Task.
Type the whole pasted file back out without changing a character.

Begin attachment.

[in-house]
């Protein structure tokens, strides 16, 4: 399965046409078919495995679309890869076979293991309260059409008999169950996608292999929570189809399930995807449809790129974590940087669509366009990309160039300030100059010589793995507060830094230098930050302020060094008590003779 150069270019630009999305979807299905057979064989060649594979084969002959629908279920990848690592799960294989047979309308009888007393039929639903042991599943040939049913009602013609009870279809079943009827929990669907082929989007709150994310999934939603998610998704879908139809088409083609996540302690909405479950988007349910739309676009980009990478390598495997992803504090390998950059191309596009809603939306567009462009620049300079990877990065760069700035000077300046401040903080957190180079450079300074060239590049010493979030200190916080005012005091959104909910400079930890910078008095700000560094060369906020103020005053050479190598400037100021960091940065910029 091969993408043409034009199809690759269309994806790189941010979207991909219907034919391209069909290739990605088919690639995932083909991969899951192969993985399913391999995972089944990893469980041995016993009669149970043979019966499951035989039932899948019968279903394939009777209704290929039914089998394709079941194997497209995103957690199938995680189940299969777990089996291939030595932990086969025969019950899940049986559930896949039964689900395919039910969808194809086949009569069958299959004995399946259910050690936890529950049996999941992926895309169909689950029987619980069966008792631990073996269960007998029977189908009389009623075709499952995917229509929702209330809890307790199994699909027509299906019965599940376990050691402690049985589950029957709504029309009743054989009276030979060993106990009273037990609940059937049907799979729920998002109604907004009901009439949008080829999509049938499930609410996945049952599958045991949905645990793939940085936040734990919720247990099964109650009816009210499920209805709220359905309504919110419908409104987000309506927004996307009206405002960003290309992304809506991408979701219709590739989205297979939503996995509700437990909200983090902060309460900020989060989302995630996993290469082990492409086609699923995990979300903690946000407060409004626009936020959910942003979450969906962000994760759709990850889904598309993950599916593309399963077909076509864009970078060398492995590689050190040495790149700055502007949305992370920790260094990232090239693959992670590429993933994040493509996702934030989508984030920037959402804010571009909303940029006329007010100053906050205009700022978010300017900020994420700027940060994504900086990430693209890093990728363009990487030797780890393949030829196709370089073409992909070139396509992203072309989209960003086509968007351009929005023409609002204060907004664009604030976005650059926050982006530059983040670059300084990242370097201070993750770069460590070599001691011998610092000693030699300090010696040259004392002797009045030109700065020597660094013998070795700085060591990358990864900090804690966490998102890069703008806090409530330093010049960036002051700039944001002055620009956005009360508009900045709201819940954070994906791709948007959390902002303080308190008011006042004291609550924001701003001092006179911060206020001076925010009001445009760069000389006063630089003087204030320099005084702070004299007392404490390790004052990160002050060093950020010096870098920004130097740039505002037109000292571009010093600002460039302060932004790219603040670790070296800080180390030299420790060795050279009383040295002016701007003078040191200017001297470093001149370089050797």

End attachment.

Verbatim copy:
[in-house]
């Protein structure tokens, strides 16, 4: 399965046409078919495995679309890869076979293991309260059409008999169950996608292999929570189809399930995807449809790129974590940087669509366009990309160039300030100059010589793995507060830094230098930050302020060094008590003779 150069270019630009999305979807299905057979064989060649594979084969002959629908279920990848690592799960294989047979309308009888007393039929639903042991599943040939049913009602013609009870279809079943009827929990669907082929989007709150994310999934939603998610998704879908139809088409083609996540302690909405479950988007349910739309676009980009990478390598495997992803504090390998950059191309596009809603939306567009462009620049300079990877990065760069700035000077300046401040903080957190180079450079300074060239590049010493979030200190916080005012005091959104909910400079930890910078008095700000560094060369906020103020005053050479190598400037100021960091940065910029 091969993408043409034009199809690759269309994806790189941010979207991909219907034919391209069909290739990605088919690639995932083909991969899951192969993985399913391999995972089944990893469980041995016993009669149970043979019966499951035989039932899948019968279903394939009777209704290929039914089998394709079941194997497209995103957690199938995680189940299969777990089996291939030595932990086969025969019950899940049986559930896949039964689900395919039910969808194809086949009569069958299959004995399946259910050690936890529950049996999941992926895309169909689950029987619980069966008792631990073996269960007998029977189908009389009623075709499952995917229509929702209330809890307790199994699909027509299906019965599940376990050691402690049985589950029957709504029309009743054989009276030979060993106990009273037990609940059937049907799979729920998002109604907004009901009439949008080829999509049938499930609410996945049952599958045991949905645990793939940085936040734990919720247990099964109650009816009210499920209805709220359905309504919110419908409104987000309506927004996307009206405002960003290309992304809506991408979701219709590739989205297979939503996995509700437990909200983090902060309460900020989060989302995630996993290469082990492409086609699923995990979300903690946000407060409004626009936020959910942003979450969906962000994760759709990850889904598309993950599916593309399963077909076509864009970078060398492995590689050190040495790149700055502007949305992370920790260094990232090239693959992670590429993933994040493509996702934030989508984030920037959402804010571009909303940029006329007010100053906050205009700022978010300017900020994420700027940060994504900086990430693209890093990728363009990487030797780890393949030829196709370089073409992909070139396509992203072309989209960003086509968007351009929005023409609002204060907004664009604030976005650059926050982006530059983040670059300084990242370097201070993750770069460590070599001691011998610092000693030699300090010696040259004392002797009045030109700065020597660094013998070795700085060591990358990864900090804690966490998102890069703008806090409530330093010049960036002051700039944001002055620009956005009360508009900045709201819940954070994906791709948007959390902002303080308190008011006042004291609550924001701003001092006179911060206020001076925010009001445009760069000389006063630089003087204030320099005084702070004299007392404490390790004052990160002050060093950020010096870098920004130097740039505002037109000292571009010093600002460039302060932004790219603040670790070296800080180390030299420790060795050279009383040295002016701007003078040191200017001297470093001149370089050797």